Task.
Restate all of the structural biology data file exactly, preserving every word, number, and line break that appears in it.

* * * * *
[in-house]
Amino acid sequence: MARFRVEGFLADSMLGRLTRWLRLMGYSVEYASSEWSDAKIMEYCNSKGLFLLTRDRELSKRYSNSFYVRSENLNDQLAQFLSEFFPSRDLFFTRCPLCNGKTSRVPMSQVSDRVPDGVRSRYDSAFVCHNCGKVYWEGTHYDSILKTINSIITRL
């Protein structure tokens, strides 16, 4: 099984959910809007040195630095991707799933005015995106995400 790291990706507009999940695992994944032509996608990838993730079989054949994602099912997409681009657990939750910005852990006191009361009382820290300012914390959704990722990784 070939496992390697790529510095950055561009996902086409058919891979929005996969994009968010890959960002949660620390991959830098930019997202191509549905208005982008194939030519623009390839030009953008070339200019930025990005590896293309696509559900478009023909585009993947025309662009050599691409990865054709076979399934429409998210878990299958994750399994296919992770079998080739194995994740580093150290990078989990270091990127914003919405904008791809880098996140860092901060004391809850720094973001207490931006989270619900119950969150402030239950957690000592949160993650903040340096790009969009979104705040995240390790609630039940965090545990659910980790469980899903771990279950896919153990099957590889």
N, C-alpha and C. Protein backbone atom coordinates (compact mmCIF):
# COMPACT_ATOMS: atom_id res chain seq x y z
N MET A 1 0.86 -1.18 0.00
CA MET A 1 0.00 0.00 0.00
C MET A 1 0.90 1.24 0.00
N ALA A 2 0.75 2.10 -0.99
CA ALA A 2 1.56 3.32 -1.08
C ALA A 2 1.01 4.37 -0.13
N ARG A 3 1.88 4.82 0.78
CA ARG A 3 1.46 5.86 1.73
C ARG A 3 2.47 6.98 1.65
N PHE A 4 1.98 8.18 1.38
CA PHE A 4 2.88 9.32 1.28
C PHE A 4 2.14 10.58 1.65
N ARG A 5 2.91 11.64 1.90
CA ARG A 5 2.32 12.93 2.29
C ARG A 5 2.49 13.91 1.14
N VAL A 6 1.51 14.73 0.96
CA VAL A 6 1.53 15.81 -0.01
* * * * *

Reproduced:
[in-house]
Amino acid sequence: MARFRVEGFLADSMLGRLTRWLRLMGYSVEYASSEWSDAKIMEYCNSKGLFLLTRDRELSKRYSNSFYVRSENLNDQLAQFLSEFFPSRDLFFTRCPLCNGKTSRVPMSQVSDRVPDGVRSRYDSAFVCHNCGKVYWEGTHYDSILKTINSIITRL
């Protein structure tokens, strides 16, 4: 099984959910809007040195630095991707799933005015995106995400 790291990706507009999940695992994944032509996608990838993730079989054949994602099912997409681009657990939750910005852990006191009361009382820290300012914390959704990722990784 070939496992390697790529510095950055561009996902086409058919891979929005996969994009968010890959960002949660620390991959830098930019997202191509549905208005982008194939030519623009390839030009953008070339200019930025990005590896293309696509559900478009023909585009993947025309662009050599691409990865054709076979399934429409998210878990299958994750399994296919992770079998080739194995994740580093150290990078989990270091990127914003919405904008791809880098996140860092901060004391809850720094973001207490931006989270619900119950969150402030239950957690000592949160993650903040340096790009969009979104705040995240390790609630039940965090545990659910980790469980899903771990279950896919153990099957590889």
N, C-alpha and C. Protein backbone atom coordinates (compact mmCIF):
# COMPACT_ATOMS: atom_id res chain seq x y z
N MET A 1 0.86 -1.18 0.00
CA MET A 1 0.00 0.00 0.00
C MET A 1 0.90 1.24 0.00
N ALA A 2 0.75 2.10 -0.99
CA ALA A 2 1.56 3.32 -1.08
C ALA A 2 1.01 4.37 -0.13
N ARG A 3 1.88 4.82 0.78
CA ARG A 3 1.46 5.86 1.73
C ARG A 3 2.47 6.98 1.65
N PHE A 4 1.98 8.18 1.38
CA PHE A 4 2.88 9.32 1.28
C PHE A 4 2.14 10.58 1.65
N ARG A 5 2.91 11.64 1.90
CA ARG A 5 2.32 12.93 2.29
C ARG A 5 2.49 13.91 1.14
N VAL A 6 1.51 14.73 0.96
CA VAL A 6 1.53 15.81 -0.01